There is a reason the UConn women are what they are. They have a nourishing reservoir of experience, talent and confidence that they tap into when they need it.
They needed it all Sunday. They needed every last drop of sustenance to deal with a fearless Georgetown team intent on engineering the biggest upset in recent NCAA Tournament history.
"When did we discover we might be able to beat UConn? When Tina Charles graduated," Georgetown's Monica McNutt said.
As it turned out, the Huskies also needed a change of pace, something to make them quicker, more instinctive. They needed their coach to make a decision. And once he did, they needed it to work.
Here's the thing: Everyone intends to upend the nation's two-time defending champion. And only Stanford has managed to do it in the last three seasons.
So give credit to Georgetown for its old college try. But over the last 10 minutes of one of its most difficult tests in a long time, it was UConn who took control.
Their defense fueled a furious rally that produced a 68-63 win over the Hoyas in the semifinals of the Philadelphia Regional at Temple University.
"I'd say for the first 38 minutes of the game, I may have thought this might not be our day," Auriemma said.
Down 53-46 with 9:36 to play, Auriemma changed things up by taking center Stefanie Dolson out and putting senior guard Lorin Dixon in.
"I know I shouldn't say this," Hoyas coach Terri Williams-Flournoy saio. "He [Auriemma[ had to take Dolson out. Tia Magee was absolutely killing her."
Dixon provided the flash for a 13-0 run, led offensively by senior Maya Moore and freshman Bria Hartley, that doused Georgetown's competitive fire and a long and heated burn.
"Coach was talking about pushing up the defense," Dixon said. "We went 2-3 and that's something he wanted to get them [Georgetown] going faster. That's what I was basically tying to do, bring energy to the team."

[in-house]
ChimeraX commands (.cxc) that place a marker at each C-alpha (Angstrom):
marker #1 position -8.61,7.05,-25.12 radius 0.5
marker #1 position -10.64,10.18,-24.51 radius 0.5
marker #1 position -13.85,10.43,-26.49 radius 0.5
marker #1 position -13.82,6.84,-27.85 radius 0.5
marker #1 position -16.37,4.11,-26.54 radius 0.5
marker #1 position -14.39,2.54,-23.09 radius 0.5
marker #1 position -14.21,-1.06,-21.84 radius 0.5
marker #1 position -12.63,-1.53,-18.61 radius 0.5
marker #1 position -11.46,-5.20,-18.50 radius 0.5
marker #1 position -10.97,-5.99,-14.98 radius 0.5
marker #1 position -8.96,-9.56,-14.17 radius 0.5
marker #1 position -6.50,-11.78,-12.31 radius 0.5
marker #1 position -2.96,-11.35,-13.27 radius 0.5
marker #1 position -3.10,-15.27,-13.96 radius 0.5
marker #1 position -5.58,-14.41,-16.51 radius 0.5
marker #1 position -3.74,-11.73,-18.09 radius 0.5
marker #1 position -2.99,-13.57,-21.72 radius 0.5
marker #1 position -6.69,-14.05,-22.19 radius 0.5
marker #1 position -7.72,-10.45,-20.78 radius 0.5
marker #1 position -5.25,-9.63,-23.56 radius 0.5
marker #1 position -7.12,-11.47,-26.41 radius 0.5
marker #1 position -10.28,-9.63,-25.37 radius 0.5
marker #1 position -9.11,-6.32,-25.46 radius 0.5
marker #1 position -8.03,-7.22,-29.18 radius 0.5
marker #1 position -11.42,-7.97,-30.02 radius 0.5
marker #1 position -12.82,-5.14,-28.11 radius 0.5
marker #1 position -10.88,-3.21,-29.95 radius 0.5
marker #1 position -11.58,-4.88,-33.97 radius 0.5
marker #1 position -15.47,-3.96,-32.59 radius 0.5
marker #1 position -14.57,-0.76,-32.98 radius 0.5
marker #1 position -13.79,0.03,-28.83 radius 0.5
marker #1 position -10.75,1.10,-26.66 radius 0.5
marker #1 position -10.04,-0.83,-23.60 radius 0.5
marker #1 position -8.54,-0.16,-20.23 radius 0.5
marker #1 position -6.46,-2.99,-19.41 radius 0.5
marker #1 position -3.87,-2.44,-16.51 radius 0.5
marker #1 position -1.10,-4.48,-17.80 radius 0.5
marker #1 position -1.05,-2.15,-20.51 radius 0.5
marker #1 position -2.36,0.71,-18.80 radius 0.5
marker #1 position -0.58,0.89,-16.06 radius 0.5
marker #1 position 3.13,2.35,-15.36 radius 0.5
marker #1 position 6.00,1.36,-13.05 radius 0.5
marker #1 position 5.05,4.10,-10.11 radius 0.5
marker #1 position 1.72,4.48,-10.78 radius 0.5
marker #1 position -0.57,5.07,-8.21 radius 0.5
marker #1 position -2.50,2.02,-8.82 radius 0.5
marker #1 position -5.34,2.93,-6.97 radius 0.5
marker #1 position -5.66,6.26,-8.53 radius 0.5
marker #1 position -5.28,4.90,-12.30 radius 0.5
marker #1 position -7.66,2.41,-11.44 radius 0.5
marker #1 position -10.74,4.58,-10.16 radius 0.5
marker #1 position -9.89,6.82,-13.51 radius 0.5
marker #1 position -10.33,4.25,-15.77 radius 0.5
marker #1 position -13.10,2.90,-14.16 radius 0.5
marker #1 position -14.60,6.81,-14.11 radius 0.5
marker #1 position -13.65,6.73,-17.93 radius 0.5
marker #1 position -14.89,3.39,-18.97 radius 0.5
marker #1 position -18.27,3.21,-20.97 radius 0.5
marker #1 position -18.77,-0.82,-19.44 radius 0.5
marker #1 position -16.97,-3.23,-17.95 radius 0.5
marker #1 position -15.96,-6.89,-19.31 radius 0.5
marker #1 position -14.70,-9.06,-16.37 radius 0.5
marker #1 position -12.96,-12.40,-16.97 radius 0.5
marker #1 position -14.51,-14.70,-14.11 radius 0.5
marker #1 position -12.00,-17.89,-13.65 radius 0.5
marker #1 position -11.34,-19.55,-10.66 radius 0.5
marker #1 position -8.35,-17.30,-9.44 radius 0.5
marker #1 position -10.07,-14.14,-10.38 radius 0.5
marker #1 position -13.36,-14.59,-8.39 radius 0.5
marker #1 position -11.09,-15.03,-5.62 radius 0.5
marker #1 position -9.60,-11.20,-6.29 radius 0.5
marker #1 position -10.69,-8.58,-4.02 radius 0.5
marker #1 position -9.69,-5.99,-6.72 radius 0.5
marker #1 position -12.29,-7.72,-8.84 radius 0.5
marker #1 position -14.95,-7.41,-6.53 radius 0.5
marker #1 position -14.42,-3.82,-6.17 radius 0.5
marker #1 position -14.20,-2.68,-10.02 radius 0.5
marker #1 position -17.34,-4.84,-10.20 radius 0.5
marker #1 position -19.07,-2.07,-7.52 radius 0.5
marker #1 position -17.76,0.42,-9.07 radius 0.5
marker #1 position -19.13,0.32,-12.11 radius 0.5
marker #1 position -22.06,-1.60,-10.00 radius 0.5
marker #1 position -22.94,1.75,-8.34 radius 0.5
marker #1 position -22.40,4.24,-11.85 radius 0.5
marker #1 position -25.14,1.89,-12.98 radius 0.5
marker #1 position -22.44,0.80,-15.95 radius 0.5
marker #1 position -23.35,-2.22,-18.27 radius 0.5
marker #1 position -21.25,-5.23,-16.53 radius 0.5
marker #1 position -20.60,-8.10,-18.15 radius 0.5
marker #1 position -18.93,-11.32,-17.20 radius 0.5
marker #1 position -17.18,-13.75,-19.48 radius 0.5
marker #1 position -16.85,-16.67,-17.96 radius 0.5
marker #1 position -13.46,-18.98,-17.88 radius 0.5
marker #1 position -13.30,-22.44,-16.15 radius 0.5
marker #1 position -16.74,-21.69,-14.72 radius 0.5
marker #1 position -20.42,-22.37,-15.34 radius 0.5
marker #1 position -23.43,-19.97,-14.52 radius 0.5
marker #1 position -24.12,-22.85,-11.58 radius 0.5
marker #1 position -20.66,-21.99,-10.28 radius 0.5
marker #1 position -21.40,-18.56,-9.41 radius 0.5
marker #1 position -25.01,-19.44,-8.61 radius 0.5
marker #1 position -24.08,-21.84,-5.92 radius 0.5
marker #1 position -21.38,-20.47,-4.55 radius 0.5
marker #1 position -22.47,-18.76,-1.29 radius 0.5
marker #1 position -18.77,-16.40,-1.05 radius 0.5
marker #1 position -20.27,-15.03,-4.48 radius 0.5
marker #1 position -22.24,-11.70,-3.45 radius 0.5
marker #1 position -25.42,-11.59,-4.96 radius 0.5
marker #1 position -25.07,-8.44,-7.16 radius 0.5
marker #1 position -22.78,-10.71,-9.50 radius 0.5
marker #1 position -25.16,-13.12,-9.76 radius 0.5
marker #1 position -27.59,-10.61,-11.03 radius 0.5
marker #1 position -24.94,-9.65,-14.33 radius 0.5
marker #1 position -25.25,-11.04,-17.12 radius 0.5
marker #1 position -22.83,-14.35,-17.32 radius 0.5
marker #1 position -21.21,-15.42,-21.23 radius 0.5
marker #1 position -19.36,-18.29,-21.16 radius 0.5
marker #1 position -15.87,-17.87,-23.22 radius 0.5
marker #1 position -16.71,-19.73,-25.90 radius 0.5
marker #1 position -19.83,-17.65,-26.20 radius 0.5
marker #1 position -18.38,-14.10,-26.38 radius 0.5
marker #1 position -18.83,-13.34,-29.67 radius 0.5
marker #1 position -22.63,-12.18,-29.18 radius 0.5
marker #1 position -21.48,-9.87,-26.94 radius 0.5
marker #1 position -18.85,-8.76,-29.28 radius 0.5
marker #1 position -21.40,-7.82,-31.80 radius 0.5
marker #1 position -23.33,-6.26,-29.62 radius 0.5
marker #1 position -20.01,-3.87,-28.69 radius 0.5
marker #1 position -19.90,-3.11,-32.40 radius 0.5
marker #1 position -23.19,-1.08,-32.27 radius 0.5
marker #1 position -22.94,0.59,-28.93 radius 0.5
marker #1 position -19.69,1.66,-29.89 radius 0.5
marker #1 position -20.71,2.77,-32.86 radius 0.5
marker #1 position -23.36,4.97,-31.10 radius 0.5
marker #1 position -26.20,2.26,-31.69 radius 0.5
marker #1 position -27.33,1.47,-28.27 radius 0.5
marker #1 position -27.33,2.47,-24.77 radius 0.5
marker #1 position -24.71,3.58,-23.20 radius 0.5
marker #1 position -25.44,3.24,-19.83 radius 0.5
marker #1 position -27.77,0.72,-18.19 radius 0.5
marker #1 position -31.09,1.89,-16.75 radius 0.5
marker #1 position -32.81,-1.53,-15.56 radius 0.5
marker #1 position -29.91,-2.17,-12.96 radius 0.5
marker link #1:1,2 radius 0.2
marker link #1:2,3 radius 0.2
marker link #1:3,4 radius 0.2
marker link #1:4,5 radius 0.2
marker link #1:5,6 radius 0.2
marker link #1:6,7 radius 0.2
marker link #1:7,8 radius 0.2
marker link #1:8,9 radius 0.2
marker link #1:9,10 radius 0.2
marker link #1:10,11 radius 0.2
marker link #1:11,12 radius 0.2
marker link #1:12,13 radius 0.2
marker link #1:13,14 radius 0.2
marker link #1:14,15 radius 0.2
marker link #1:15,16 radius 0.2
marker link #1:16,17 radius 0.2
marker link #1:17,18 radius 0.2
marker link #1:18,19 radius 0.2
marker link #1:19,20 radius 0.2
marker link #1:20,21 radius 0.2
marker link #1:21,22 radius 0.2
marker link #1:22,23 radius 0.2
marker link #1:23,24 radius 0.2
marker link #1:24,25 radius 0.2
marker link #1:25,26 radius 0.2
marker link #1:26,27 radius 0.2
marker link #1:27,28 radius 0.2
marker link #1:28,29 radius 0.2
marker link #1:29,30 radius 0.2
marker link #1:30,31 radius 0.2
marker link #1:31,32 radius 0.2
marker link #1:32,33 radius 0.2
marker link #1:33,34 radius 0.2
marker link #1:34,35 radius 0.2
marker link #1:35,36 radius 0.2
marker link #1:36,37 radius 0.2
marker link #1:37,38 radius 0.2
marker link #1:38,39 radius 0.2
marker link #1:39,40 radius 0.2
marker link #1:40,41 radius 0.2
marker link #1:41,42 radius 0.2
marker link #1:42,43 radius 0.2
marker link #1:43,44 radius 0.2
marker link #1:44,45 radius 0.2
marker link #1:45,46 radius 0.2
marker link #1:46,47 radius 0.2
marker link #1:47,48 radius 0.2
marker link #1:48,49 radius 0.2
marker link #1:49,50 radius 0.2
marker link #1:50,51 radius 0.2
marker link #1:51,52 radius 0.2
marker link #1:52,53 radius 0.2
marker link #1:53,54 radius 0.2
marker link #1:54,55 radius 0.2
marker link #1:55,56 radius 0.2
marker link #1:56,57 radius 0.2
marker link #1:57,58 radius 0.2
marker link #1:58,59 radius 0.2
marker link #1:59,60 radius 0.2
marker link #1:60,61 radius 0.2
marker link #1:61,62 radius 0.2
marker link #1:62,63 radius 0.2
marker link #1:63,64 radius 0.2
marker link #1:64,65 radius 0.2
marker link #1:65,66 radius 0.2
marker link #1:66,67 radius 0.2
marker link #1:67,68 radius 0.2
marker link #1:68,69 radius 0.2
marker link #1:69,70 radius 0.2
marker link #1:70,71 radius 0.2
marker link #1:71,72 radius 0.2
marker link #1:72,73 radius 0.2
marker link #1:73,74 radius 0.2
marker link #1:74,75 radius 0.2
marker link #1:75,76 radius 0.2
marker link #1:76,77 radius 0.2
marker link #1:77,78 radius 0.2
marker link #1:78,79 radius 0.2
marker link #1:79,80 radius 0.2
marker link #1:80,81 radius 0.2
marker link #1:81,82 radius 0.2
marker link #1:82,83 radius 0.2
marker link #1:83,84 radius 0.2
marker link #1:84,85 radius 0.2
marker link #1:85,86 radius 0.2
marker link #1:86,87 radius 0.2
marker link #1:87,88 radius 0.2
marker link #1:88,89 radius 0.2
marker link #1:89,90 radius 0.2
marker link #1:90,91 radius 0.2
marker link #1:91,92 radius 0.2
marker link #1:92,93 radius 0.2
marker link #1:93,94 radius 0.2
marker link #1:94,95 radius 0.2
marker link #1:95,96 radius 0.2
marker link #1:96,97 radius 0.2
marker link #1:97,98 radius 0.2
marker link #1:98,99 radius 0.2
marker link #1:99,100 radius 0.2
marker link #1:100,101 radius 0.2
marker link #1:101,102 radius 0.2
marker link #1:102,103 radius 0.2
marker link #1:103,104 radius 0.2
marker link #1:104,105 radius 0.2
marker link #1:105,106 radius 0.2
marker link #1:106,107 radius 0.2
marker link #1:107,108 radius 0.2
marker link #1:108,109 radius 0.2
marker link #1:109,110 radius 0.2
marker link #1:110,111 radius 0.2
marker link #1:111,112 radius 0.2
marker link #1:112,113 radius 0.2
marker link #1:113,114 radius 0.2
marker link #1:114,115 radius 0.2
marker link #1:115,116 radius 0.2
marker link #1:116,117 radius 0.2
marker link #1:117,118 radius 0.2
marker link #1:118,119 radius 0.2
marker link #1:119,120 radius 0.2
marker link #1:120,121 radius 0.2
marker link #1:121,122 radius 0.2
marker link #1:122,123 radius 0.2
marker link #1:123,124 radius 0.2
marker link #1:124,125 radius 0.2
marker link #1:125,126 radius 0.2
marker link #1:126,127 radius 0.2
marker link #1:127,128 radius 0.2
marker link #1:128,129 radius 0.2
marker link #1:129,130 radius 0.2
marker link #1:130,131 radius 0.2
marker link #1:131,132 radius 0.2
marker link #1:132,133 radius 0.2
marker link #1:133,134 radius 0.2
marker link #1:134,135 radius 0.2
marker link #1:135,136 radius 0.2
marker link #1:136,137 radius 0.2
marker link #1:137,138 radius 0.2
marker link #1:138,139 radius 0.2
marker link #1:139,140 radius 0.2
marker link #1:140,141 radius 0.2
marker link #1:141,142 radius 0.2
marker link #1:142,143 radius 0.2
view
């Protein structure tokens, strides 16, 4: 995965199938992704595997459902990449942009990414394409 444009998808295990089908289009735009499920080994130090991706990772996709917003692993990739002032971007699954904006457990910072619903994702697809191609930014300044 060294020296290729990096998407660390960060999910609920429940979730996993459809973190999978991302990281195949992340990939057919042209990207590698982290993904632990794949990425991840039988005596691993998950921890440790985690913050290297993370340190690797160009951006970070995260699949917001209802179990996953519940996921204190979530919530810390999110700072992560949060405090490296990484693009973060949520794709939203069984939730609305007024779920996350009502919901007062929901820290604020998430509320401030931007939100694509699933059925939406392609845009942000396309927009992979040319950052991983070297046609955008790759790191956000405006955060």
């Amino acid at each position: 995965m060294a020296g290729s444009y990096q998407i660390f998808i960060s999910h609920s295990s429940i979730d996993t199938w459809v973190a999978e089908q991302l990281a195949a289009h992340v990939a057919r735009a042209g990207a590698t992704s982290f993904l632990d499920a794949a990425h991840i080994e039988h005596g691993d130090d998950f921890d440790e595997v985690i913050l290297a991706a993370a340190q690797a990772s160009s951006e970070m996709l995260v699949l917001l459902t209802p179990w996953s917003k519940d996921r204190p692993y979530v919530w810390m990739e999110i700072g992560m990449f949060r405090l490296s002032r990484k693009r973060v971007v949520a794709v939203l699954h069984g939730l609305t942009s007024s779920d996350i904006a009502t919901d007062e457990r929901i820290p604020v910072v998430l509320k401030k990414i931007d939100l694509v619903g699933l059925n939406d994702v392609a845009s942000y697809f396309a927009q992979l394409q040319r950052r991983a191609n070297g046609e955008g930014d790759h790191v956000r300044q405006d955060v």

Moore (22 points) scored 10 of UConn's last 13 points to single-handedly lift her team. She added 13 rebounds. Hartley (17) had three three-pointers and six assists.
McNutt led the Hoyas (24-11) with 17 points, making five three-pointers. Tia McGee (12 points, 12 rebounds) and Sugar Rodgers (11) also scored in double-figures.
"Solace? Absolutely not," McNutt said. In case you haven't noticed, our program is on the rise. We are past the point of moral victories. We should be in the Elite 8."
The Huskies (35-1) will play Duke (32-3) Tuesday night in an effort to join their men's team in the Final Four. On Jan. 31, the Huskies blasted the Blue Devils, 87-51, at Gampel Pavilion
With Dixon in the game, the Huskies forced three straight turnovers following a three by Hartley to turn a 53-46 deficit into a 55-53 lead with 6:06 to play. It was the first time all day their experience seemed to take hold.
It was clear that Georgetown was hyped for this game. Not only has Williams-Flournoy built it into an NCAA team, but she has restored the confidence this program hasn't had since the early 1990s.
"We thoroughly believed we were poised to contend and beat UConn," McNutt said.
The anything-is-possible attitude was apparent during the Hoyas pregame press confidence. There was no hesitation in their voices. They knew they had come as close to beating UConn has anyone this season and felt a more consistent offense could make the impossible possible.
The first half was a huge confidence booster. The Huskies took a quick 4-0 lead, but once the Hoyas set their feet things were pretty even.
The lead moved back and forth, changing three times in a frenetic first half. The difference was Georgetown's offense. It shot 43.8 percent from the field, but 7 of 14 from three. And that set the stage for its halftime lead.
Equally important was the way they handled Dolson, whose 24 points in the Big East quarterfinals was the difference .
Dolson scored all seven points in the first half, but she was 3 of 10 from the field, far from her form in Hartford. And ironically, it may have been the reason the UConn was able to win.
'We were definitely quicker," Moore said. "We she comes into the game we know we have a smaller lineup and it forces up to pick up the tempo."
While Georgetown was making its shots, the Huskies were having trouble with theirs. They were 12 of 36 in the first half. Moore led the Huskies with 10 points in the half, but she was 3 of 9.
"I always think that every team we play in the NCAA Tournament is going to make every shot it takes," Auriemma said.
But it didn't turn out that way, even though the Hoyas ended with 10 three-pointers. In the end it was UConn's ability to adjust to the flow that sent it to another Elite 8.
"We hung in there. We never hung our heads," Moore said.Copyright © 2014, The Baltimore Sun